I helped Brian Timoney, of the Timoney Group present last night at the Boulder Denver New Tech Meetup.  It was my second experience presenting at BDNT.  (I presented in Jan of 2008 on GWT.)  But it was my first time at BDNT Denver–down at the Tivoli.

Co-presenting is always different than presenting alone.  I actually had a pretty small role in the presentation–I mostly just drove the demo (underwater navigation with Google Earth to visualize sonar coverage data–it’s very cool, but I don’t feel comfortable putting the demo login up–contact me if you want to see it).  I worked with Brian on the presentation format.  Brian has deep knowledge of GIS concepts (he recently ran a workshop at GIS In the Rockies), but he’s used to having more time to cover concepts, and 5 minutes just enforces a certain brevity.

We had a mentor–Josh Fraser of EventVue took some time to run through our presentation with us.  It was really great to have a third party, especially one in tune with the BDNT, give us feedback.  As I told Robert Reich last night, we went into the mentoring session with one presentation, and left with an entirely different one.  If you’re thinking about presenting at BDNT, please get a mentor (and you might have to ping the organizers a few times to get one–we did).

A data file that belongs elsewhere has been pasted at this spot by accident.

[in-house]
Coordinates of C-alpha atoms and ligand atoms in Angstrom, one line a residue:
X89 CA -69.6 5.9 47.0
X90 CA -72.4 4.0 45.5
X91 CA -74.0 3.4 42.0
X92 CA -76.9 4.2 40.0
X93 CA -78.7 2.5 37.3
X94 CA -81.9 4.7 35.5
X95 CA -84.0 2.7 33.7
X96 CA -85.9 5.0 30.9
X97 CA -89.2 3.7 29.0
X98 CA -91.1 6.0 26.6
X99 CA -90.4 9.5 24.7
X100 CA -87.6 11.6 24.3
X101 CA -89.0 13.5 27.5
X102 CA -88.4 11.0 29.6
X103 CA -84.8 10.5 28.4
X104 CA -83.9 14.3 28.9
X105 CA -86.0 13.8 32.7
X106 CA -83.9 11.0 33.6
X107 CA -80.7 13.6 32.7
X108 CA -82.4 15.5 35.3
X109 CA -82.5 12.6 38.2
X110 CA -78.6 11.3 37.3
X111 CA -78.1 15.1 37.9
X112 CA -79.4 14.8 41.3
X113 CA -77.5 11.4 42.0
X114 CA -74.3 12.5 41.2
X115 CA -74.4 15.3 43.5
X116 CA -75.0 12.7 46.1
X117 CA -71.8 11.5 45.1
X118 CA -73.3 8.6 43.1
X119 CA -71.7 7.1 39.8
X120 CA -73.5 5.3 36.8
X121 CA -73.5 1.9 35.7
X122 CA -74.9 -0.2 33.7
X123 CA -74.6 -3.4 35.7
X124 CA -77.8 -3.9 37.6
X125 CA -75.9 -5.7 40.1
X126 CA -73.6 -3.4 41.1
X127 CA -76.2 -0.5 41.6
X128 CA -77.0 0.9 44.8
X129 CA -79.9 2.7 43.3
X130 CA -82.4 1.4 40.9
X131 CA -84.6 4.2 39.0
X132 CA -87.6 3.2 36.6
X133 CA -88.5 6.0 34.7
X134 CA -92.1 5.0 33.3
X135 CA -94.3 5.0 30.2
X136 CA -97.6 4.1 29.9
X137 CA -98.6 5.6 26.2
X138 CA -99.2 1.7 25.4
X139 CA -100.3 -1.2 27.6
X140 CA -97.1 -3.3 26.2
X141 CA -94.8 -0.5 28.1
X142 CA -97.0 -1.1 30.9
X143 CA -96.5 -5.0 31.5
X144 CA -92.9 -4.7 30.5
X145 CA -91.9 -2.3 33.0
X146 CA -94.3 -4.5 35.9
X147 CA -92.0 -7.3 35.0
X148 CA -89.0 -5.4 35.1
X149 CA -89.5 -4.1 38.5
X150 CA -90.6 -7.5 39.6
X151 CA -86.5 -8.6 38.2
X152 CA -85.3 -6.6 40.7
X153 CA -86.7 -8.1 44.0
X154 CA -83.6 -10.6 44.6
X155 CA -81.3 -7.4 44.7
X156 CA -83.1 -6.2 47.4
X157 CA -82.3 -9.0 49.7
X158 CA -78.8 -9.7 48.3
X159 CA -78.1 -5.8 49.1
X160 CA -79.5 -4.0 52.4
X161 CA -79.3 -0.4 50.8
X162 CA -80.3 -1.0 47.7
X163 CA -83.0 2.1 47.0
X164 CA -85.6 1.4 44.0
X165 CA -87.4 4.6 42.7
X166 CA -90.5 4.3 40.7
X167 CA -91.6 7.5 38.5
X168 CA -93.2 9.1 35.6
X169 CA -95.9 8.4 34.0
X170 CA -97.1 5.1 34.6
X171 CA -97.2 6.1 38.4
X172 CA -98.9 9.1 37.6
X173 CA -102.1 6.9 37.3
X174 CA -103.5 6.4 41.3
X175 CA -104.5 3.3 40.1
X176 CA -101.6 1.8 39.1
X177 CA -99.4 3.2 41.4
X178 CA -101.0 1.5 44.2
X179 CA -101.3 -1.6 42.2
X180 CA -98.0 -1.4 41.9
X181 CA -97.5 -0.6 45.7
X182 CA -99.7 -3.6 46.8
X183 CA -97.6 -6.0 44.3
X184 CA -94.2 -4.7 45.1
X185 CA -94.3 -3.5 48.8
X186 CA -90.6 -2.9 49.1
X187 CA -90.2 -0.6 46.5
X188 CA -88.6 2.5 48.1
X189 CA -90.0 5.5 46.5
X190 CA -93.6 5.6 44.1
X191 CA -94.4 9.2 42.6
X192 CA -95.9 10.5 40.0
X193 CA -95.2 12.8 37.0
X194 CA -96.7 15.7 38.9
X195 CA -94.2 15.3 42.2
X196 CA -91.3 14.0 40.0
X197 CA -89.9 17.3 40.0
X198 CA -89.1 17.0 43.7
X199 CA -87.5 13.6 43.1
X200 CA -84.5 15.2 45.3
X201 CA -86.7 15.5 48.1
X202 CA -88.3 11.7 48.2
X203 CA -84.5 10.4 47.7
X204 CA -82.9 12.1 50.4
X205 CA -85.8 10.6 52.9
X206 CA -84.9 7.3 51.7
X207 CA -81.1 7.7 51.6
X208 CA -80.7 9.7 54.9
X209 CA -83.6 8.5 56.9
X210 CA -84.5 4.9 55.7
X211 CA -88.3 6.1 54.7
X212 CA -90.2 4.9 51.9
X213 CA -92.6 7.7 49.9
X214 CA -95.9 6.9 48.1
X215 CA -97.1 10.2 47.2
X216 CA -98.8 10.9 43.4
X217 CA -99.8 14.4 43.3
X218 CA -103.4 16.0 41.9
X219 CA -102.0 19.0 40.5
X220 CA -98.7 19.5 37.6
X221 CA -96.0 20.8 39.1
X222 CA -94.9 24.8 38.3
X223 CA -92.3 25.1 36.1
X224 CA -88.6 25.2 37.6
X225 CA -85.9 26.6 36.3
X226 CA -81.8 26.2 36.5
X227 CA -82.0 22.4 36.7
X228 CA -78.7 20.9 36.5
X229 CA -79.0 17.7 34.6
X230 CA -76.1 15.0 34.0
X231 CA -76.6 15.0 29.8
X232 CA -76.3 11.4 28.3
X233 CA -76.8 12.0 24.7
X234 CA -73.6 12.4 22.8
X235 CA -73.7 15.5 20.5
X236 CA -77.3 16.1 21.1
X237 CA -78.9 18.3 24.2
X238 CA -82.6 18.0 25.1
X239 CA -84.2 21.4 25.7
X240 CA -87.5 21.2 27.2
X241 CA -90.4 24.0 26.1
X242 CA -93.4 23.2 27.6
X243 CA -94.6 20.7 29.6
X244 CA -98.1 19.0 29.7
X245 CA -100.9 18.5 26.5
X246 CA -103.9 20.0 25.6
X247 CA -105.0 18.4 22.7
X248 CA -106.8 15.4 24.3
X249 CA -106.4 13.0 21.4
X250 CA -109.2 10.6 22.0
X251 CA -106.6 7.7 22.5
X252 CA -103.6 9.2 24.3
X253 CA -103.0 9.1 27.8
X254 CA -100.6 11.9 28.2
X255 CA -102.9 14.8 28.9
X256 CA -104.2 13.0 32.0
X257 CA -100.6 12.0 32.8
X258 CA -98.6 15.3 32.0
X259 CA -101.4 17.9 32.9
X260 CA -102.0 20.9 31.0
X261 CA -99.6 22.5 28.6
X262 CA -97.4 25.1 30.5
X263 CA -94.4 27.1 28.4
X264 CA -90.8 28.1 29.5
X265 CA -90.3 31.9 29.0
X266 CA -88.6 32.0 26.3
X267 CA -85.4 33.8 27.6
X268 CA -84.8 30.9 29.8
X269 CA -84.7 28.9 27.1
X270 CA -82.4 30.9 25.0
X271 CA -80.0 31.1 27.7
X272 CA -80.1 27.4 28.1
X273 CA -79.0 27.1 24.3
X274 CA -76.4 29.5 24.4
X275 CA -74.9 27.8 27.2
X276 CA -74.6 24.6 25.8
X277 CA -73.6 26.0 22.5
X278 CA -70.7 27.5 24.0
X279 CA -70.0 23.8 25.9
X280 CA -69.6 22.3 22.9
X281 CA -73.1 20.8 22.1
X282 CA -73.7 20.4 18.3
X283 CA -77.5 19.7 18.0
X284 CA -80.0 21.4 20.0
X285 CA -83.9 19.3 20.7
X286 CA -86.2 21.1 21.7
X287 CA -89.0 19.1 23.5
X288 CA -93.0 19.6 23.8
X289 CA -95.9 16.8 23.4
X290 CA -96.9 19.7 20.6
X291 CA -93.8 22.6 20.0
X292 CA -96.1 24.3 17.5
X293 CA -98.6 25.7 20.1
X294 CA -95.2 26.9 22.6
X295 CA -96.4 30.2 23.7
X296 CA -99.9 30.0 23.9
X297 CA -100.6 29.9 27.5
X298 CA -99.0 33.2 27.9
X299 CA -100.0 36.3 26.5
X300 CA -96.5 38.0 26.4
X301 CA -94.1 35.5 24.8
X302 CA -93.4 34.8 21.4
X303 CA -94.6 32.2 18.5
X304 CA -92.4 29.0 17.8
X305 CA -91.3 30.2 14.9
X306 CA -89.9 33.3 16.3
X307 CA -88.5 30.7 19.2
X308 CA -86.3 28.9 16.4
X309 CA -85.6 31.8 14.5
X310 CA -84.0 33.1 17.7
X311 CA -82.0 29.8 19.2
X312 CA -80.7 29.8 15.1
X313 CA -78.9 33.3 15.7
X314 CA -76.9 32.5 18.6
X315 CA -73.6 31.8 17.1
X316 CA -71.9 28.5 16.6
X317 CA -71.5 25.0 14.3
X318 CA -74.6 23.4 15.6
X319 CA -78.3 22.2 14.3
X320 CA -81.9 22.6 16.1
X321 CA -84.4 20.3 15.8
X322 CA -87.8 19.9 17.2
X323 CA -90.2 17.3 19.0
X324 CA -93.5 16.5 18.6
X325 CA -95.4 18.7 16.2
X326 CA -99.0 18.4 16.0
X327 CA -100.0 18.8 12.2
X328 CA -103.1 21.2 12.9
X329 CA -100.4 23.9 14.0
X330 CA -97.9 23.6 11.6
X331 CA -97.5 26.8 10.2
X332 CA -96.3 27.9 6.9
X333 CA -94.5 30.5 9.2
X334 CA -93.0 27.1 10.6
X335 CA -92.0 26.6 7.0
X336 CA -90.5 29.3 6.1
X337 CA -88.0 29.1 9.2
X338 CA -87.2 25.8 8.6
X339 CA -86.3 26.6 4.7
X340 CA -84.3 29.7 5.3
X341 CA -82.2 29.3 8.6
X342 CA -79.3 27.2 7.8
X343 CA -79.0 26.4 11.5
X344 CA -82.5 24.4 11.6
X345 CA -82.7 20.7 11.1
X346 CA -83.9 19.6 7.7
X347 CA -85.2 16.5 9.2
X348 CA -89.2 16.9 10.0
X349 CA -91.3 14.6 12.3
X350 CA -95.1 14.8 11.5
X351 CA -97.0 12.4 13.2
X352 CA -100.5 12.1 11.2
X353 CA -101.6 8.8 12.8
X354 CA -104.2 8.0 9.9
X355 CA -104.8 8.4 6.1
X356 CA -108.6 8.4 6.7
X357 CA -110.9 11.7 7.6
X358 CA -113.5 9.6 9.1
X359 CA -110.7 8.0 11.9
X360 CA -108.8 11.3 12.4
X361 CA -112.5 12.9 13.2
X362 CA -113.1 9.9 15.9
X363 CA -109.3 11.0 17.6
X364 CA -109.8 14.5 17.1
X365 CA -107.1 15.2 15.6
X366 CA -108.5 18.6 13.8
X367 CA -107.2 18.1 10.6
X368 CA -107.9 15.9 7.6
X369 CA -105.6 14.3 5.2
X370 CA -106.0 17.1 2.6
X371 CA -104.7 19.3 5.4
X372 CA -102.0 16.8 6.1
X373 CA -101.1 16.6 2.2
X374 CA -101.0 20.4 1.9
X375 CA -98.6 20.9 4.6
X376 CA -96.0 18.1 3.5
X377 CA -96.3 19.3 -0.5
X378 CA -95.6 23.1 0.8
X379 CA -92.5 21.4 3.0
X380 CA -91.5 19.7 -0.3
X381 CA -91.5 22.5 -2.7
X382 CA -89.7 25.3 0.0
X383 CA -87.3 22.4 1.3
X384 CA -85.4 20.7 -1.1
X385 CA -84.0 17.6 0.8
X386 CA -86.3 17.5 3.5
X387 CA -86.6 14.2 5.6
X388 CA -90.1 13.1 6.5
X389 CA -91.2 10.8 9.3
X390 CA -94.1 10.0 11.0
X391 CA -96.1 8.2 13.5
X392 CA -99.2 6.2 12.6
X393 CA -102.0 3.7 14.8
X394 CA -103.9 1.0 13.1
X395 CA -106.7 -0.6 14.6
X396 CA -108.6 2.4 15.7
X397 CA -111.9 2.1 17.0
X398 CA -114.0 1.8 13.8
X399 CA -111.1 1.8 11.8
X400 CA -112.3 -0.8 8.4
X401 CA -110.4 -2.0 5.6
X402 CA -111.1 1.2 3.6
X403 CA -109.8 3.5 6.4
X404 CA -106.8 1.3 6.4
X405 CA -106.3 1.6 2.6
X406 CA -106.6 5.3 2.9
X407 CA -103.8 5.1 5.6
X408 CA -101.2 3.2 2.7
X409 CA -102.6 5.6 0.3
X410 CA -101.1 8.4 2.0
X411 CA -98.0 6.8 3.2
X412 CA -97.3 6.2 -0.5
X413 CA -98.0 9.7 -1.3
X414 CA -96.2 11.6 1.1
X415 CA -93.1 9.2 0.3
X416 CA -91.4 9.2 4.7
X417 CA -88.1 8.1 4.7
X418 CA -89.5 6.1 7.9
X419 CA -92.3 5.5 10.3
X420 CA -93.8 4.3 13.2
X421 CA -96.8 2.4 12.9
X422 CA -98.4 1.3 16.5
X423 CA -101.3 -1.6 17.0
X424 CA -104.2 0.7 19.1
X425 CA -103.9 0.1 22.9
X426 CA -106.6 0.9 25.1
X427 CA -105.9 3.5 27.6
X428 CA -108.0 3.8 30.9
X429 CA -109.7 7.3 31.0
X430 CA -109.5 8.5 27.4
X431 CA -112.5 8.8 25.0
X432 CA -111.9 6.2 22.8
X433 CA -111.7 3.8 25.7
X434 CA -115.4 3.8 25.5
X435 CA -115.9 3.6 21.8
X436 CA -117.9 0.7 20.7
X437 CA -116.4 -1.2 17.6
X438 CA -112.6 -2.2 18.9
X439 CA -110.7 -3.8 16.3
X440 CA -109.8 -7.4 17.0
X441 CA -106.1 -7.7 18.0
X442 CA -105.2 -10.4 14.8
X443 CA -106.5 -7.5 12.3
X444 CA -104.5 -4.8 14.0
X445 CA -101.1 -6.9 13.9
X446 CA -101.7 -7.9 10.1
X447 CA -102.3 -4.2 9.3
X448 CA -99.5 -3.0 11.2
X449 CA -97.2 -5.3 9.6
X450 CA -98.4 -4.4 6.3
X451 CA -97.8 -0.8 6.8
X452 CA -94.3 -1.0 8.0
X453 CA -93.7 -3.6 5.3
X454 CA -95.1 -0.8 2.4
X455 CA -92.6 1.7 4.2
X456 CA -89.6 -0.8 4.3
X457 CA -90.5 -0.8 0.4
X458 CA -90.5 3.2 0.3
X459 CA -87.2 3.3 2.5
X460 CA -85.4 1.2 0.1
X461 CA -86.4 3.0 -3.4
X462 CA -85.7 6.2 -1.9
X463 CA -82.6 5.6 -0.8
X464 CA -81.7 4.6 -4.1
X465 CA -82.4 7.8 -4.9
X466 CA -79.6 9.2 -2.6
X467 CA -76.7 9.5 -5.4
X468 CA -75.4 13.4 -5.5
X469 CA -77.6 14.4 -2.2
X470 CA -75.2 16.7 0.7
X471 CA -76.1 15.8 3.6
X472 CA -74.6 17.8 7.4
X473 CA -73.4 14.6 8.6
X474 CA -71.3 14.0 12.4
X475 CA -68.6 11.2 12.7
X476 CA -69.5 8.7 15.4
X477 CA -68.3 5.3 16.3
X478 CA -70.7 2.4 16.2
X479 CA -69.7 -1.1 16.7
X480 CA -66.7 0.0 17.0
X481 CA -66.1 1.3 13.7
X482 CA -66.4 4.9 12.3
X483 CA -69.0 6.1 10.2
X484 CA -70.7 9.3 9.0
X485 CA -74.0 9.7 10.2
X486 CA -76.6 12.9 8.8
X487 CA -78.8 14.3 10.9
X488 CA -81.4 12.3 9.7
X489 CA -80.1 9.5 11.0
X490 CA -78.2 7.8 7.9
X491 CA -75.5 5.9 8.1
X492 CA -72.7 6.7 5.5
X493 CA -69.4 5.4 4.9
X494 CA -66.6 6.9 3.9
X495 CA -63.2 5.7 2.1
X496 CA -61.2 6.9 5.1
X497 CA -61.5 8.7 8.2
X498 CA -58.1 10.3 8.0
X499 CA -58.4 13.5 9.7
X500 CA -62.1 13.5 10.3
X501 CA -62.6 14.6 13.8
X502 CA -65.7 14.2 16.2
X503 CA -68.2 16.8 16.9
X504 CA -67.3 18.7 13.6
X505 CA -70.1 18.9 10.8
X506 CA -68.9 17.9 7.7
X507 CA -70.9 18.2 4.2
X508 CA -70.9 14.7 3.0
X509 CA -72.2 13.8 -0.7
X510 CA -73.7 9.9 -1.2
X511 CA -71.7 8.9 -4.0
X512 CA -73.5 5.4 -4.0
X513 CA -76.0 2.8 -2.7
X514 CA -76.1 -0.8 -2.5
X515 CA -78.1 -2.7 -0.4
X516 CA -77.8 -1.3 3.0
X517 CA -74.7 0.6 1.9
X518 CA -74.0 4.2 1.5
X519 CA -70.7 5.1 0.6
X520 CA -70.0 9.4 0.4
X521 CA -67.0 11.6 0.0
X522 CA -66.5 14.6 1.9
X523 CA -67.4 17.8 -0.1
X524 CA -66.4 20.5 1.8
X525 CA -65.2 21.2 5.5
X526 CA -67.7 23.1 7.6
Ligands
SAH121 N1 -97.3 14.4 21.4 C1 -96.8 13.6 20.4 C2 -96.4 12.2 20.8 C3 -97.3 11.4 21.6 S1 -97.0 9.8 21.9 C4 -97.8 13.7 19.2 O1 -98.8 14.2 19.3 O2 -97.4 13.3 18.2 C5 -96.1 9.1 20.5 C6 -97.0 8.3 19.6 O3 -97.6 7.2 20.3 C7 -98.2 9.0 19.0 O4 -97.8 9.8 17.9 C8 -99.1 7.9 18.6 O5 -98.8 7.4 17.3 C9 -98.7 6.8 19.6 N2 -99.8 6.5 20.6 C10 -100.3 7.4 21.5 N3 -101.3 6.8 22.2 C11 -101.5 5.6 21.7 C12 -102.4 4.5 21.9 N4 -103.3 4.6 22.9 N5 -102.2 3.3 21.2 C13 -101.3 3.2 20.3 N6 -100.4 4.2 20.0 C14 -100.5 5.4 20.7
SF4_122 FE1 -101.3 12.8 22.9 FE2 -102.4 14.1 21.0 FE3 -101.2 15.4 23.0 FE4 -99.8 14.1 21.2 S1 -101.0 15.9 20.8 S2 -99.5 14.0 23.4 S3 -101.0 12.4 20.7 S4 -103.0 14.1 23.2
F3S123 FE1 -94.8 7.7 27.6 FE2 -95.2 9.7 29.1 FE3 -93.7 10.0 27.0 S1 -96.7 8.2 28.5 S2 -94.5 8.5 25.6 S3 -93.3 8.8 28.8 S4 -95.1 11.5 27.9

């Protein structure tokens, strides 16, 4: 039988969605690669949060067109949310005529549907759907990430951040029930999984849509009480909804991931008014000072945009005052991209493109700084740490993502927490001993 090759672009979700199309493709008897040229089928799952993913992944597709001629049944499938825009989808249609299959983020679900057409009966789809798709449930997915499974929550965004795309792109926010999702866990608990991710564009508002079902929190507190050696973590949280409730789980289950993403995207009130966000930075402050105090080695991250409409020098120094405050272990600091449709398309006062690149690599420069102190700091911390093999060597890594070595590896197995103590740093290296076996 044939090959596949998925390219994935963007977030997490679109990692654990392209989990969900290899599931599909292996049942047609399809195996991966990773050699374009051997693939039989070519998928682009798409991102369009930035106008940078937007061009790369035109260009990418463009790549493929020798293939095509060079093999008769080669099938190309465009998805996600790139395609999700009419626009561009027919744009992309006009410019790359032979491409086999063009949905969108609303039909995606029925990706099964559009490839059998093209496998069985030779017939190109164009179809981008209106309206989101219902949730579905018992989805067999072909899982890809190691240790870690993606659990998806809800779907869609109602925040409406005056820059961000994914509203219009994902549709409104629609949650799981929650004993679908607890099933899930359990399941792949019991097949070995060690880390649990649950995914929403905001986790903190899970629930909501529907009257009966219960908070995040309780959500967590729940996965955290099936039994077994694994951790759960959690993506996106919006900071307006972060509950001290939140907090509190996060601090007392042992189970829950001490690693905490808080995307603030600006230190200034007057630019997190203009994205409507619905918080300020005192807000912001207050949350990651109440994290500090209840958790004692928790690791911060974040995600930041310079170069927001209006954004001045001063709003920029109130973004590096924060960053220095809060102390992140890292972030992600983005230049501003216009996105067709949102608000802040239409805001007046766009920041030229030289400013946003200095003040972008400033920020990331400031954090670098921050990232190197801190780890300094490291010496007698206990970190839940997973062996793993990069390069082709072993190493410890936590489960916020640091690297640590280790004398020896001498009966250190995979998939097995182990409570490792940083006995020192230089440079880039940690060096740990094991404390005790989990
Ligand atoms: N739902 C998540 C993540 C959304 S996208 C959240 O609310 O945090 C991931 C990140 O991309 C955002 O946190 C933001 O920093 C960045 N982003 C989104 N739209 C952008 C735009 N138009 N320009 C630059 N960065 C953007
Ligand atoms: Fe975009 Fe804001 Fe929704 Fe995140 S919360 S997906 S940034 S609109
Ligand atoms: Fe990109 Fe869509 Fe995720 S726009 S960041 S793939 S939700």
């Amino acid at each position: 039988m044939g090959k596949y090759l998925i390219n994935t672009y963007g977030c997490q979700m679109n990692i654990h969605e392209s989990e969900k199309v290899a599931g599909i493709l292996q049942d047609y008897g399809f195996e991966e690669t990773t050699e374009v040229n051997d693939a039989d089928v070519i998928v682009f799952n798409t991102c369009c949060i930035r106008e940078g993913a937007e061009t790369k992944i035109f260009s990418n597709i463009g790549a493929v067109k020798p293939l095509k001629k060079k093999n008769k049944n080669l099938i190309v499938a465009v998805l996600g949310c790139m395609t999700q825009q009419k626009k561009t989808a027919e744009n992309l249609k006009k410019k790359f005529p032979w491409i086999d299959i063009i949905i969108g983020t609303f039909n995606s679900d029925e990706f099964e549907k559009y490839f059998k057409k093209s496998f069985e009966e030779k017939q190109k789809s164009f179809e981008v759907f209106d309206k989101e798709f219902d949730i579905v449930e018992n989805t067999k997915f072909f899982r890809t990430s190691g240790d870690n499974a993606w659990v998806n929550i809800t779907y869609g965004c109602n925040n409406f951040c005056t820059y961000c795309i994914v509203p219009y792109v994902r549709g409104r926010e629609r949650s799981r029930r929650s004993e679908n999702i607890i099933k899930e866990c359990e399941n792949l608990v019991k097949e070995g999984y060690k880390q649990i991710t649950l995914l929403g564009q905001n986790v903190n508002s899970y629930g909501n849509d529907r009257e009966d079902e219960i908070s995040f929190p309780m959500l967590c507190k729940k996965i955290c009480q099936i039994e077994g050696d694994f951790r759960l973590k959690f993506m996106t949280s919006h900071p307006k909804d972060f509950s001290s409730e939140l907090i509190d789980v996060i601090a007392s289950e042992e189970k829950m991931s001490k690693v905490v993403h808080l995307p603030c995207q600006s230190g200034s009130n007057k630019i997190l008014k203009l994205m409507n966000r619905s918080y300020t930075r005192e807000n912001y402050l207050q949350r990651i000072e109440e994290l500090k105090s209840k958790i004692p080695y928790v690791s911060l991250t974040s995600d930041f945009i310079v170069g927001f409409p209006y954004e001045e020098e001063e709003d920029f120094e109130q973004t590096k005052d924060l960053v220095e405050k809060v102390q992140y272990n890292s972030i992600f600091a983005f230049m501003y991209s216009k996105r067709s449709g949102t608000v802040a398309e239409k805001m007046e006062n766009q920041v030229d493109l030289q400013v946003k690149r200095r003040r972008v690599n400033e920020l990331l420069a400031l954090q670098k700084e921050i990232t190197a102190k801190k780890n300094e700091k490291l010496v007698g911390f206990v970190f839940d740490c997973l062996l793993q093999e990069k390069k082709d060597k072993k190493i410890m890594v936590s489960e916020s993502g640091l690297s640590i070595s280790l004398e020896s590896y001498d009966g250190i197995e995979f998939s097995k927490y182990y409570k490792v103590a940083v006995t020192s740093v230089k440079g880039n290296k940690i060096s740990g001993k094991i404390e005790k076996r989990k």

If I ever present at BDNT again, I’ll follow the format we arrived at:

  • 15 sec intro
  • 1 min talking about problem
  • 2-3 min demoing software solving problem
  • wrap up
  • contact info on screen during questions

However, one of the difficulties in presenting for 5 minutes to a varied audience is that it is hard to know what knowledge to assume (about, say, GIS).  I talked to some people after the presentation, and it seemed like we assumed our exposition of the problem was better than it actually was.  I guess one way to address that would be to have a 30 sec intro spiel that you could deliver or not deliver based on a show of hands.  Not sure if there are other ways to deal with this issue.

Finally, we were the only formal presentation last night.  It sounds like BDNT Denver isn’t as supported by the community as BDNT Boulder, in terms of participation.  I hope it doesn’t end–so, if you’re in Denver, consider attending this meetup–it’s a great place to network and get excited about tech.  Here’s the calendar of meetups.

Instead of other presentations, we went unconference style, a la BarCamp.  People broke into 5 groups and discussed a tech issue (personalization, structured data, real time web) in detail for 10-15 minutes.  Then someone from each group presented 1-3 minutes.  The twitter feedback seemed pretty favorable.  I like BarCamp formats, and enjoyed the change.  I found that everyone in my group had lots to say about personalization, including some pretty creepy personal storied about advertising on the net.  I believe someone was going to write up the resulting presentations–will link to it when I find it.

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